With the poorest and most vulnerable set to bear an ever-increasing brunt of the world’s disasters, Australian Red Cross is calling for such communities to be prioritised in planning and laws.
Australian Red Cross is participating in next week’s 2022 Asia-Pacific Ministerial Conference on Disaster Risk Reduction (APMCDRR) convened by the United Nations and hosted by the Australian Government, in Brisbane from 19 – 22 September.
The conference is the main Asia-Pacific platform to drive disaster risk reduction efforts and cooperate on the Sendai Framework for Disaster Risk Reduction. It will be attended by up to 3000 delegates including government ministers from about 40 countries, intergovernmental organisations, international and national organisations and stakeholder groups.
Australian Red Cross Head of International Technical Services Veronica Bell said Red Cross advocates to ensure global commitments translate into local action and impact. “Communities are the front line for risk management, early action and preparedness. We need to work with them to ensure they are empowered to manage risks and that decision making and funding are devolved to the local area,” she said.
“And more needs to be done to assist people displaced by climate change. The issue of climate-related displacement in the Pacific is critical, and we urge the Australian Government to make it easier for people forced to leave their country by climate change to live, work and study in Australia. People across the Pacific who are experiencing increasing climate risks should have diverse, dignified and voluntary pathways to safety – including across national borders – before a disaster strikes or a place becomes uninhabitable. This could be through labour migration, education and training, humanitarian entry and stay, and family reunification.”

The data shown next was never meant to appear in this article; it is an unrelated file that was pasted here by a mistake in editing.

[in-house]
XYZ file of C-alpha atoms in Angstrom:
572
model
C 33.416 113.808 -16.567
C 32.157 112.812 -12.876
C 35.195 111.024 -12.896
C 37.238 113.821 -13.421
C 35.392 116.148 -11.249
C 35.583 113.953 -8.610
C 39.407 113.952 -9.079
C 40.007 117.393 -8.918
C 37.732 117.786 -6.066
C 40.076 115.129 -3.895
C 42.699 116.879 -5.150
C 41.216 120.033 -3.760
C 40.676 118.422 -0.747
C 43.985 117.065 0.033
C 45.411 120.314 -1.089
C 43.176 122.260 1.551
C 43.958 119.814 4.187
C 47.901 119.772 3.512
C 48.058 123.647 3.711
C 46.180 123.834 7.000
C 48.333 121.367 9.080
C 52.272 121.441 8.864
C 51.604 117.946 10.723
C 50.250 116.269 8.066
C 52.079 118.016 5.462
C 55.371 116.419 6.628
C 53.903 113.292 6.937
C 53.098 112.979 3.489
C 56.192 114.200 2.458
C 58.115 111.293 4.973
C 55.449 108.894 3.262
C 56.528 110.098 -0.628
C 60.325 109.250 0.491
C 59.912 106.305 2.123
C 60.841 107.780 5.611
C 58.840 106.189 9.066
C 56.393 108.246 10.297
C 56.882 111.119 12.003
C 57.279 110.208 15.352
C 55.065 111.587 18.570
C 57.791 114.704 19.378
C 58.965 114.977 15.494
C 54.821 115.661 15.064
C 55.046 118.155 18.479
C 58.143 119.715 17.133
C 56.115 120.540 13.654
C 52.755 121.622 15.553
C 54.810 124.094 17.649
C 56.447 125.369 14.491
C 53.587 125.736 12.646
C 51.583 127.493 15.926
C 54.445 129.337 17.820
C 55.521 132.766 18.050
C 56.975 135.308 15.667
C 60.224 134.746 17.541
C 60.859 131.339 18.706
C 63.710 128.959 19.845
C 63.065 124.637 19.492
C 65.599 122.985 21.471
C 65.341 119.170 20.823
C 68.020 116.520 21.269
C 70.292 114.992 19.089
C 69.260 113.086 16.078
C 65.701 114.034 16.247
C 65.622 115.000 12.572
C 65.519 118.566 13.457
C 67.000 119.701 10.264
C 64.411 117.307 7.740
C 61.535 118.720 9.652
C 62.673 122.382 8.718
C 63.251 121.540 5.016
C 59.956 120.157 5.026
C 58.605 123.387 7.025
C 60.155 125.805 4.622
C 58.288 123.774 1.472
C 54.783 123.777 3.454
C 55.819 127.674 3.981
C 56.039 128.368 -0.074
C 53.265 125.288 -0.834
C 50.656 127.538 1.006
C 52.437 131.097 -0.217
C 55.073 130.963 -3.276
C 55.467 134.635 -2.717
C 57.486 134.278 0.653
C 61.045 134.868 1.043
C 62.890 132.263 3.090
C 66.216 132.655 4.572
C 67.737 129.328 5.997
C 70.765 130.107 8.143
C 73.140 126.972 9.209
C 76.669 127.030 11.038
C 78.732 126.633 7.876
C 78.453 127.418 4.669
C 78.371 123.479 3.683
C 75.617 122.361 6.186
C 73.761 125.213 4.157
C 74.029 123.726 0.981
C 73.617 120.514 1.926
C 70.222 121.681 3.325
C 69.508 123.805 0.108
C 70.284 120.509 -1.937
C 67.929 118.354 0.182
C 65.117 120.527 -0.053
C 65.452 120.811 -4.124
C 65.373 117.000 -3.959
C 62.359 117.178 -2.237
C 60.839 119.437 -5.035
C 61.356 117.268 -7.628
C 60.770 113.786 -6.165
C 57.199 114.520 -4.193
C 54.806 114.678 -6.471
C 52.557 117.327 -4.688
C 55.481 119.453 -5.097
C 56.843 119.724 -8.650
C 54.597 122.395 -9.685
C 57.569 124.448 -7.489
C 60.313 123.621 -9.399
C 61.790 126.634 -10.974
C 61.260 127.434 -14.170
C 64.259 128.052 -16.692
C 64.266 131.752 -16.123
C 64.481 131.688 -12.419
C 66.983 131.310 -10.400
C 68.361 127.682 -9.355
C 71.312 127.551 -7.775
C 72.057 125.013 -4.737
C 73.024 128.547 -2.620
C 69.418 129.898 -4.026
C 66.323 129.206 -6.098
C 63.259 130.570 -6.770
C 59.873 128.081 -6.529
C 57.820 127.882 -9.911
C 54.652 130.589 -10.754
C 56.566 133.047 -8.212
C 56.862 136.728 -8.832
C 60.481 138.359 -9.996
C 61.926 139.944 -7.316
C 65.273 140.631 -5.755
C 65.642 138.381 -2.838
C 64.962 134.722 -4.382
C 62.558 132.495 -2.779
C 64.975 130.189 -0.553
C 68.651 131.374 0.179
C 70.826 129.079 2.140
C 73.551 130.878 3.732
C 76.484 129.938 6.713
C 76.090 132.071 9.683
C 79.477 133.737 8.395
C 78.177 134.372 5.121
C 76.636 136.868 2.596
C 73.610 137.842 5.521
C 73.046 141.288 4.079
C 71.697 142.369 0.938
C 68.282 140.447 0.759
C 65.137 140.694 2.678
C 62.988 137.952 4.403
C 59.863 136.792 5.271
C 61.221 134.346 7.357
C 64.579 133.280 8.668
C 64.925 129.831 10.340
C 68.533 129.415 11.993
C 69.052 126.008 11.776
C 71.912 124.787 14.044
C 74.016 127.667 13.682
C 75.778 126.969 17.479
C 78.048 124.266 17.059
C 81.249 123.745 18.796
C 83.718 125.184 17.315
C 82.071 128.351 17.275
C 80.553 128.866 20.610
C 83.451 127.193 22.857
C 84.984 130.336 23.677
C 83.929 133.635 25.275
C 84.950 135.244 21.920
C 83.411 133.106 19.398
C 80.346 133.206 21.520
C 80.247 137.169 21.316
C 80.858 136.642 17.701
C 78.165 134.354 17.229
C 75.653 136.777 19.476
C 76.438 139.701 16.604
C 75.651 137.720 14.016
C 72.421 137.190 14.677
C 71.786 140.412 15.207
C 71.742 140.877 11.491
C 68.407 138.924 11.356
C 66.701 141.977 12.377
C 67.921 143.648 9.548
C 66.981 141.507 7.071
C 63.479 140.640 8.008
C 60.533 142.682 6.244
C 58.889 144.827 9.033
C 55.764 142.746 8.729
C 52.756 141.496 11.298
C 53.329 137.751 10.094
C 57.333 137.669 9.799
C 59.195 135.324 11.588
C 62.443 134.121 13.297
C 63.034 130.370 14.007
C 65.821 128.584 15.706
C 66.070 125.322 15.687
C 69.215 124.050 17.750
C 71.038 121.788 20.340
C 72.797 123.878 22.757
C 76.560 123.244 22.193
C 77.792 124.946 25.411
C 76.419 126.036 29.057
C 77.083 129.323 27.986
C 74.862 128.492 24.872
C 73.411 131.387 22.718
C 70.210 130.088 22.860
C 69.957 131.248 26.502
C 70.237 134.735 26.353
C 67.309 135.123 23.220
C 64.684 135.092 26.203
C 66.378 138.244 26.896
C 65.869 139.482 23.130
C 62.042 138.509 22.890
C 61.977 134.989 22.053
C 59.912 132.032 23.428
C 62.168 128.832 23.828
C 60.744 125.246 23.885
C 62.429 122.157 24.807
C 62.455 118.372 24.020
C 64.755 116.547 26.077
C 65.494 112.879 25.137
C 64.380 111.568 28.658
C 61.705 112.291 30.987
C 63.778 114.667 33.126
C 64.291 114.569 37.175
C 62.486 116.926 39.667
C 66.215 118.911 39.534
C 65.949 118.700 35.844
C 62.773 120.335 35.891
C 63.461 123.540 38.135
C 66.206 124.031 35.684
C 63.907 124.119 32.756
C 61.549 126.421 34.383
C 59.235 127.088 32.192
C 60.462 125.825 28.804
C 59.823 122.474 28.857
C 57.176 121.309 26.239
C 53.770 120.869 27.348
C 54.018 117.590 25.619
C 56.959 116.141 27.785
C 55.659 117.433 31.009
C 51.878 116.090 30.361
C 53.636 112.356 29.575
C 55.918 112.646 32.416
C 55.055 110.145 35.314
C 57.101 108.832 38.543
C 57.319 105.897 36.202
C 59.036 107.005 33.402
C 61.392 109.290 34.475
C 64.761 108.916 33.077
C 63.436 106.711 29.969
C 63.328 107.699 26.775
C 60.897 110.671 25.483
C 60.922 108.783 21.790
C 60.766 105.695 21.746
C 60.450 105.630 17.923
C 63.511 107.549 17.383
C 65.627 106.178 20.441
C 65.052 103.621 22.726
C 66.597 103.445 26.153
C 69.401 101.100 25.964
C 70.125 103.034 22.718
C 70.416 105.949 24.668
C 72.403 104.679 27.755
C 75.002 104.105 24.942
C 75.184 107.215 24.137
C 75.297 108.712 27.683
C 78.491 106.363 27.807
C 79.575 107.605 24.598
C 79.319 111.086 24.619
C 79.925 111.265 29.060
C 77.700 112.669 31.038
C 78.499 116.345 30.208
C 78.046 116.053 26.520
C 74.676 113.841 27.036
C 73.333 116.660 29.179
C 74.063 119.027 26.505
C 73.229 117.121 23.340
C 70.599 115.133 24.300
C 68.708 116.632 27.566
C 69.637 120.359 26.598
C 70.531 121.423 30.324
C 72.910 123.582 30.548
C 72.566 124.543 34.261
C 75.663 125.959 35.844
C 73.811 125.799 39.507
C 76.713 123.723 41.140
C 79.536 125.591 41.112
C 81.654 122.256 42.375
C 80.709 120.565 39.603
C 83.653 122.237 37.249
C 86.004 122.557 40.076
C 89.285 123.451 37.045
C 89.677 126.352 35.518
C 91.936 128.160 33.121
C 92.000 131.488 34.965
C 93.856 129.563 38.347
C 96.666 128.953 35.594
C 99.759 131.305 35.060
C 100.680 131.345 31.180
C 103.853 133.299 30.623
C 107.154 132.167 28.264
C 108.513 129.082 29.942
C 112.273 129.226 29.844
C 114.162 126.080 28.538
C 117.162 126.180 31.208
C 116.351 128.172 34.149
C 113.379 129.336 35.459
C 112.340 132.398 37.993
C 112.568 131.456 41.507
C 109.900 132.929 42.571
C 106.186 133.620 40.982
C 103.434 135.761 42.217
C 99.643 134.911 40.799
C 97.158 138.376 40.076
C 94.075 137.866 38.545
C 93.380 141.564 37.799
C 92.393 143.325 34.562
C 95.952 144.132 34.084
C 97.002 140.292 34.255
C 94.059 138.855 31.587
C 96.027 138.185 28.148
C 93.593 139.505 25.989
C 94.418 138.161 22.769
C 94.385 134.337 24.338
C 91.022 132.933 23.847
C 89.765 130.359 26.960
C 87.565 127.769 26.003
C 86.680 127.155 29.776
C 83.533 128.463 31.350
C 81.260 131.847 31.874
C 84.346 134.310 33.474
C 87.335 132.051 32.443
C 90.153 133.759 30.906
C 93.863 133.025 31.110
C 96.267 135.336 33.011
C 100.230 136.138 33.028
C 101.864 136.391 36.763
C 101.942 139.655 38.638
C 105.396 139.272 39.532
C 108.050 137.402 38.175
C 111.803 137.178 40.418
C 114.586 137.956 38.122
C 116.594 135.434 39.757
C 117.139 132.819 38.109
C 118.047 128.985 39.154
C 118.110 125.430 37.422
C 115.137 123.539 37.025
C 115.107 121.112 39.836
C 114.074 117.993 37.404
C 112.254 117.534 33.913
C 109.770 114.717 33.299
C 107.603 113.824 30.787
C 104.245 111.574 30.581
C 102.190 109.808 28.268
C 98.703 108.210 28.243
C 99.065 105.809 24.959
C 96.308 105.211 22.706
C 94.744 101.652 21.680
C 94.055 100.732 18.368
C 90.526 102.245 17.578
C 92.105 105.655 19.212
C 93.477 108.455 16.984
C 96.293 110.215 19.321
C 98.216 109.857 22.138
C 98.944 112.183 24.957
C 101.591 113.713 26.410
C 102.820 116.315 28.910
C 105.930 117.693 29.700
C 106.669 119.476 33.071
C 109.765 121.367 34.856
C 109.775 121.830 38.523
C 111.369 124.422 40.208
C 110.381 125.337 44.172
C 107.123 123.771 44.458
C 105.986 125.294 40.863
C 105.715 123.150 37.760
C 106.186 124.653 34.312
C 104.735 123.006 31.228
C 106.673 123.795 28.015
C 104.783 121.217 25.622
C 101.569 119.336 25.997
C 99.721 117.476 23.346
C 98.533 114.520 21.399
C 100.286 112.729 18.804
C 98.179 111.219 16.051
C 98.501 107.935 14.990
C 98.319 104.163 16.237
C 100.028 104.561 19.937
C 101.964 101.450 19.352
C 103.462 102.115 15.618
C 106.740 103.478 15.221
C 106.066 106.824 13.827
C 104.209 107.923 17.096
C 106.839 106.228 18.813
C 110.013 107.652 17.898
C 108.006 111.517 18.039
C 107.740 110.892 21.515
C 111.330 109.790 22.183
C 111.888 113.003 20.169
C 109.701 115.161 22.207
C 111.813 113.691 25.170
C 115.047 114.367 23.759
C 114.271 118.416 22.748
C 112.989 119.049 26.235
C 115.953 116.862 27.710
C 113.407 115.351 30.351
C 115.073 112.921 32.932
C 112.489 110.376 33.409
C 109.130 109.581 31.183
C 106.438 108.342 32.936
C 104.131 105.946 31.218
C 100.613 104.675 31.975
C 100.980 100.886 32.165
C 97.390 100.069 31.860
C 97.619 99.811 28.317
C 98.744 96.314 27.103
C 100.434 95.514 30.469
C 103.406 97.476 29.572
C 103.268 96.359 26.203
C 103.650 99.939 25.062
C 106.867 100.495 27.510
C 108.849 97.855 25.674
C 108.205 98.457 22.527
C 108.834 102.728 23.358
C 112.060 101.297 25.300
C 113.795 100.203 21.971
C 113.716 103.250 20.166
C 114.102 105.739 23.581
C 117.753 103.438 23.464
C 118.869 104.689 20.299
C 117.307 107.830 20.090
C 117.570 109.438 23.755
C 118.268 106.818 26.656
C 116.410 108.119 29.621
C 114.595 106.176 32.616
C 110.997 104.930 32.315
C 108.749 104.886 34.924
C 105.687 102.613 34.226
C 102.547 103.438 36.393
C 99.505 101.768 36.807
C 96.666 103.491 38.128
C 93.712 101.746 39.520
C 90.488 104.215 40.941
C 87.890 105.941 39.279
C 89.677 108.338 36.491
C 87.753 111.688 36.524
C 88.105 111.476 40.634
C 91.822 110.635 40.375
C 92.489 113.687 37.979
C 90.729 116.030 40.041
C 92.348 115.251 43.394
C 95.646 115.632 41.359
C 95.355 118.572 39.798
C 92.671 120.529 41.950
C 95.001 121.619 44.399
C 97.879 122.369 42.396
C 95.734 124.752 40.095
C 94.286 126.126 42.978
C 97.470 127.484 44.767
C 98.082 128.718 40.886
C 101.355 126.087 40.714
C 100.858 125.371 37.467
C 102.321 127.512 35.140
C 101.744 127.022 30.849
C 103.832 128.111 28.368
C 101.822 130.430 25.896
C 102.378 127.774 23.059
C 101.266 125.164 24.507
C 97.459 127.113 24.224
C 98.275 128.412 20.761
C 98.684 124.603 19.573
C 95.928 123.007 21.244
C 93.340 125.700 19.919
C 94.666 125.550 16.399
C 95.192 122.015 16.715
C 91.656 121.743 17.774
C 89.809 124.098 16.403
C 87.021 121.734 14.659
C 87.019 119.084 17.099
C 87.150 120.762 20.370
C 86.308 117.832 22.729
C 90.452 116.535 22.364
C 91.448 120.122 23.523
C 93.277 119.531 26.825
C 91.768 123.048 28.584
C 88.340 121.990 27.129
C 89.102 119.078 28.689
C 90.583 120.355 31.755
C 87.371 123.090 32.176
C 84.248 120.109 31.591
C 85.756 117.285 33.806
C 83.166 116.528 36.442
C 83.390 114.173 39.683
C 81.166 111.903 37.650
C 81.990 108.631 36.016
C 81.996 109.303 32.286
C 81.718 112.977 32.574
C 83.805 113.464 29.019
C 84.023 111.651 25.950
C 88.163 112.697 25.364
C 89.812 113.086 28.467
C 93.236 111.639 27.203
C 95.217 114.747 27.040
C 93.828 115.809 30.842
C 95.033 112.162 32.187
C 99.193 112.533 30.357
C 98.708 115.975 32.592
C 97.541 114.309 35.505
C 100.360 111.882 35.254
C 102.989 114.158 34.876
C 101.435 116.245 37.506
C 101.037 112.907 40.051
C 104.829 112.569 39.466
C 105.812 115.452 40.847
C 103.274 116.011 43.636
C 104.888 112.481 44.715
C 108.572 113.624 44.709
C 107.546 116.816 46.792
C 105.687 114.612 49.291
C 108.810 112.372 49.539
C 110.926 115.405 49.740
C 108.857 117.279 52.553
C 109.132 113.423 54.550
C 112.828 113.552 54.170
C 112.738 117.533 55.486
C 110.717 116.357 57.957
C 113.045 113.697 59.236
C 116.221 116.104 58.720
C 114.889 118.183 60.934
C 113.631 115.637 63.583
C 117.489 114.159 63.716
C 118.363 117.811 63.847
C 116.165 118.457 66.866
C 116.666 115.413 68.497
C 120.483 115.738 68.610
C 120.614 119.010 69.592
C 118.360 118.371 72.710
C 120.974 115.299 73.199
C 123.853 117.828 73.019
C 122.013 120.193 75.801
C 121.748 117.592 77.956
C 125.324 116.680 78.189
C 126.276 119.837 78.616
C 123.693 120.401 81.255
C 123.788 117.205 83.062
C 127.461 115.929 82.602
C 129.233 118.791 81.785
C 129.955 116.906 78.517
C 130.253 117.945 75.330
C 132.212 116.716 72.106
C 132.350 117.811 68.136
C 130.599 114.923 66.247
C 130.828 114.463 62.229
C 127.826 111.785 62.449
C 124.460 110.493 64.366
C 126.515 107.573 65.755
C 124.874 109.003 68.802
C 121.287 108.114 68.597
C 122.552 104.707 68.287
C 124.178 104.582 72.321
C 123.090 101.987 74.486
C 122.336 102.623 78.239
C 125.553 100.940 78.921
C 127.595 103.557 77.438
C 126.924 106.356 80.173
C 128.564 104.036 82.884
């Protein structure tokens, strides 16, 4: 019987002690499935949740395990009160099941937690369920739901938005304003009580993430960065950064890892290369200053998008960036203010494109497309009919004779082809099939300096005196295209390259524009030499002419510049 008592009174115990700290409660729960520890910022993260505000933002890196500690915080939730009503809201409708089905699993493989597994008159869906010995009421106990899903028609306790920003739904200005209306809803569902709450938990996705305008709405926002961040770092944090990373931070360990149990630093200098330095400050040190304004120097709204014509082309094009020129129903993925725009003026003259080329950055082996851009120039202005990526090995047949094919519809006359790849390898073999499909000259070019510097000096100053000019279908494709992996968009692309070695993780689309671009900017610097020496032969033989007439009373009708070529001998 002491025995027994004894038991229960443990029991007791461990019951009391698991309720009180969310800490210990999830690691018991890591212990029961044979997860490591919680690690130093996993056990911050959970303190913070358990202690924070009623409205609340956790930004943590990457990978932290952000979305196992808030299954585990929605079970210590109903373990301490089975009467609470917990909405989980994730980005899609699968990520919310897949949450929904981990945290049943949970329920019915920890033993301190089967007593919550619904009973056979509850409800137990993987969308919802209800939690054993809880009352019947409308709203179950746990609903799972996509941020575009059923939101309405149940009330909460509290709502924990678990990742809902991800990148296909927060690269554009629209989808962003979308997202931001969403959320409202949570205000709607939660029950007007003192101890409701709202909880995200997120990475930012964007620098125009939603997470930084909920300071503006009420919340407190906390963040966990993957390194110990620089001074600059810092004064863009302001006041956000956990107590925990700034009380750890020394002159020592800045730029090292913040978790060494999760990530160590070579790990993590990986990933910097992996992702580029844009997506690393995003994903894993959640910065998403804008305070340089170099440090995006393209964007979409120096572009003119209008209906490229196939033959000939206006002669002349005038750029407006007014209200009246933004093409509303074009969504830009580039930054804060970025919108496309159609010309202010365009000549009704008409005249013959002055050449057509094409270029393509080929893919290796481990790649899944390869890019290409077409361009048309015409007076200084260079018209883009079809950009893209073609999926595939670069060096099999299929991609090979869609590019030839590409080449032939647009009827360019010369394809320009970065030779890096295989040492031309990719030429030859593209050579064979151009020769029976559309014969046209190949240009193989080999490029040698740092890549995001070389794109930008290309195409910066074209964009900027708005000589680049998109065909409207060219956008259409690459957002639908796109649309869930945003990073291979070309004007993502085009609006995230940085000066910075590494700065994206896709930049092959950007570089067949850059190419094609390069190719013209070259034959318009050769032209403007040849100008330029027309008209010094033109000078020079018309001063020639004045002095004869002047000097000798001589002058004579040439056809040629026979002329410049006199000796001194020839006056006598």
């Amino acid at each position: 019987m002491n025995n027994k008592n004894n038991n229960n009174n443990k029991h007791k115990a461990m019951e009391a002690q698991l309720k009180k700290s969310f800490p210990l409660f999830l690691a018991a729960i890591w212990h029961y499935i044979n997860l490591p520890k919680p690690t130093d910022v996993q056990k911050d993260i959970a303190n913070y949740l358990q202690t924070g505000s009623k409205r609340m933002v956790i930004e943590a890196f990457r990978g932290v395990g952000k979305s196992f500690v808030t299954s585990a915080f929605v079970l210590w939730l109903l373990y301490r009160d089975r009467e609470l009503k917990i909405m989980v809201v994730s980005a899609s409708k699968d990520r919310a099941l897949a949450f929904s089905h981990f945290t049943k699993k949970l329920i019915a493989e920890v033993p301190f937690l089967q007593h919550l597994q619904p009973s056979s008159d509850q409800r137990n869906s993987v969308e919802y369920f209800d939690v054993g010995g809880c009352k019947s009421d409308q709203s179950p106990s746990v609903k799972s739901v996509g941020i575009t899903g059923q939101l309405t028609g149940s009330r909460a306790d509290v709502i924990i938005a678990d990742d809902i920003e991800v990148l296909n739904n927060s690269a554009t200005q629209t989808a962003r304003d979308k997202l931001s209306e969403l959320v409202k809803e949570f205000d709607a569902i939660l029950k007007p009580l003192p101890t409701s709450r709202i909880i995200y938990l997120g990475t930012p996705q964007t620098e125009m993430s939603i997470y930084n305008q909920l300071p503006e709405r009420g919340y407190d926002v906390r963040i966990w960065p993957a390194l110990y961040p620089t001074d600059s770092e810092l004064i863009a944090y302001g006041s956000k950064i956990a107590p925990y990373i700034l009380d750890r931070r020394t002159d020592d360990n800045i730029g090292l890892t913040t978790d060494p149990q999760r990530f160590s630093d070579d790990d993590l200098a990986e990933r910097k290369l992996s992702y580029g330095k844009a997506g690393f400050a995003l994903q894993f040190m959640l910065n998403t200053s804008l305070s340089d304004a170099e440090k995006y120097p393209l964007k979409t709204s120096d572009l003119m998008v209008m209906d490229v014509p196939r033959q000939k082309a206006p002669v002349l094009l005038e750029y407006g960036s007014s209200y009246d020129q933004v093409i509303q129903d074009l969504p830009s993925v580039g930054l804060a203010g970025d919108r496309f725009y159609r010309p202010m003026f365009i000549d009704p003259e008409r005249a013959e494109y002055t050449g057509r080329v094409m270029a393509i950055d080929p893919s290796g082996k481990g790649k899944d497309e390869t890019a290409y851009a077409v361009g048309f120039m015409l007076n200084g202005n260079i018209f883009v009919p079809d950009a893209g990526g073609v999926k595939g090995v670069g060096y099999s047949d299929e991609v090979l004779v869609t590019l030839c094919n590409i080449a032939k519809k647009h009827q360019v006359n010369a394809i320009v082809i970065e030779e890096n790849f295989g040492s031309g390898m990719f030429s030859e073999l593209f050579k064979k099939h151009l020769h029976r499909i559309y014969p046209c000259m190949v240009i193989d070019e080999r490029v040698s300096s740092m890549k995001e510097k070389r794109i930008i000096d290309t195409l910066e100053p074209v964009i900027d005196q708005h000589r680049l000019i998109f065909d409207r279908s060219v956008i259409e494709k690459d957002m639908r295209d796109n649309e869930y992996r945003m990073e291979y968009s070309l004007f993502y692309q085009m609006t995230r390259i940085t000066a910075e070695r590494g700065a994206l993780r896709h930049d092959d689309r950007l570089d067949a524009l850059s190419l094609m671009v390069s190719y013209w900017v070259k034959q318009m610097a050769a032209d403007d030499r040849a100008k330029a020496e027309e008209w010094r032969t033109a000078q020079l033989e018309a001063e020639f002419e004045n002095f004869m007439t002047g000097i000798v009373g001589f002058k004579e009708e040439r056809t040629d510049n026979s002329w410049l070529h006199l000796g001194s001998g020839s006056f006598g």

Red Cross Head of Emergency Services Andrew Coghlan said there also needs to be a serious scaling up of investment in disaster risk reduction.
“We call for greater investment in approaches that have proven to work in anticipating extreme events, such as forecast-based action and community-based disaster resilience, so more communities are better prepared before a disaster strikes,” he said.
“In Australia, there’s been a significant improvement in the funds for DRR and community resilience strengthening recently with the creation of the Preparing Australia Grant Program, and $50 million a year from the former Emergency Response Fund (ERF) going towards resilience measures. Red Cross welcomes the transition of ERF to the Disaster Ready fund which is a move to pre-disaster resilience building. The investment of $200 million annually in disaster risk reduction is welcome.
“We call on the Australian Government to ensure these funds are also made available for non-structural measures such as community-based resilience and early warning systems, as well as structural measures. We also call on State and Territory Governments to match this commitment of $200 million to substantially increase investment in DRR. With disaster risk increasing with a changing climate, more needs to be invested in reducing risk, and funding needs to reach those who face the greatest risk, both in Australia and throughout our region,” Mr Coghlan said.
Australian Red Cross will host Red Cross Red Crescent partners from more than 23 countries at the conference. It has contributed to shaping the program, is convening a pre-conference event to promote learning between Red Cross Red Crescent disaster experts across the region, and is hosting a dinner for Red Cross Red Crescent representatives and key partners. It is also providing trained volunteers to help meet and greet delegates and is contributing to exhibition booths with materials and interactive sessions to highlight our work.
The conference will be held at the Brisbane Convention and Exhibition Centre.
Media contacts: Red Cross senior media advisers Susan Cullinan 0448 326 335 and Carolyn Varley 0417 634 044 email@example.com